LEADERSHIP STRUGGLE AT THE 2017 DUT SRC ELECTIONS
Written by: Elizabeth Kunene and Venal Naidu
The South African Student Congress (SASCO) and the African National Congress Youth League (ANCYL) are set to go head-to-head at the Durban University of Technology’s SRC elections.
The three most dominant parties of the SRC comprising of the ANCYL, SASCO and Economic Freedom Fighters Student Command (EFFSC), will be battling for students’ votes during the next three days.
Regional Secretary of SASCO, Thabo Sheme, believes that students were confused when they went to the poles during previous elections.
“One of the things you must understand is that they (ANCYL) used the same logo as we did, so that’s why students were confused when they saw the ballot sheets,” said Sheme.
Sheme is furious with the fact that the ANCYL are being allowed to partake in the elections as he believes that the ANCYL supports the youth and not students as opposed to SASCO.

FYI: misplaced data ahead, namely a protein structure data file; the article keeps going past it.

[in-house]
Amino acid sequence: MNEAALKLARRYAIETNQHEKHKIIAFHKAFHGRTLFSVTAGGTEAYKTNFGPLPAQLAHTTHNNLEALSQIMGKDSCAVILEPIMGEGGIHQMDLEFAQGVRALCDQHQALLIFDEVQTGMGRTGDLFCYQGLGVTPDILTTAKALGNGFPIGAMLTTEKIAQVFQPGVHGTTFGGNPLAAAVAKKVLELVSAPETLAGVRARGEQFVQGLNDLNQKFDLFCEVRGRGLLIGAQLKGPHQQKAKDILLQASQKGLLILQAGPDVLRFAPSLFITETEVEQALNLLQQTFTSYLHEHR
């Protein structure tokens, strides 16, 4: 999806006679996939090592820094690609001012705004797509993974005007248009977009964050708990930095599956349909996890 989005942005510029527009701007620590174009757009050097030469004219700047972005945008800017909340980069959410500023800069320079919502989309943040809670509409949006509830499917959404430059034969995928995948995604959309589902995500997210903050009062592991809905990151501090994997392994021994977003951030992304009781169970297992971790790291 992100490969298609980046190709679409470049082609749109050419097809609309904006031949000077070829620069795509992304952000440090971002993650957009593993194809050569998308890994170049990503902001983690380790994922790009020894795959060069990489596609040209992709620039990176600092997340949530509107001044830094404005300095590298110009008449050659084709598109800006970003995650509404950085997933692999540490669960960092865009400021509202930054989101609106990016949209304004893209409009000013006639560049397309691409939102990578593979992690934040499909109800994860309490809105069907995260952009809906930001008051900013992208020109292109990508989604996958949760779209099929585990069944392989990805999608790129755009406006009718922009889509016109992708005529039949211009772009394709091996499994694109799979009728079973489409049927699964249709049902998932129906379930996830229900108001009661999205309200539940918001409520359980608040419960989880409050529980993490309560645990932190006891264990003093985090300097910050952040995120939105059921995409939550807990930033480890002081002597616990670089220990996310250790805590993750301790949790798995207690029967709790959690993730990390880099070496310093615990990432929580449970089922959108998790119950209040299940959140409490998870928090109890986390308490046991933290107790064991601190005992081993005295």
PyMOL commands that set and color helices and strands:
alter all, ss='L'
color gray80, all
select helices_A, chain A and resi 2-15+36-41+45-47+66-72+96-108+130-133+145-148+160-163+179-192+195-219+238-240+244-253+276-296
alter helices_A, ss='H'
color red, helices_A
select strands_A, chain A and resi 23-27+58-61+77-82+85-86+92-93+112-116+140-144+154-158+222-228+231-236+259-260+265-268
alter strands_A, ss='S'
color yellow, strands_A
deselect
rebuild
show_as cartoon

“I’m very angry in the decision that was taken by the ANCYL supported by certain people in the ANC. Because these people have resources, it means that the ANC is supporting them behind doors. SASCO is here to champion student interests; you will never find SASCO in the communities,” explained Sheme.
ANCYL SRC Deputy Secretary General, Mbuso Sithole, is unsure on how the vote will end up in these election but he is confident on his party.
“It is a highly unpredictable election because of the high contestation level but as it stands, the ANCYL does have the majority of the support because we were in power and we did deliver,” said Sithole.
Sithole said that SASCO’s statements regarding the ANCYL being an organisation that doesn’t necessarily accommodate the youth are unfounded.
“That is an understatement because the ANCYL is a youth organisation and the majority of the people in the university are youth, therefore the ANCYL has the interest of the youth,” said Sithole.
He believes that the ANCYL will fix all the challenges that the youth faces through their power to influence the ruling party of the country.
“You cannot say that the youth league should not exist within the university because that is where the youth is dominated and that is where we should be to identify the challenges the youth faces. We should be there to influence the challenges to the ruling party,” ended Sithole.
The SRC elections will run from the 29th to the 31st of August.
*Caption: ANCYL and SASCO members at the voting station at Durban University of Technology’s Steve Biko Campus.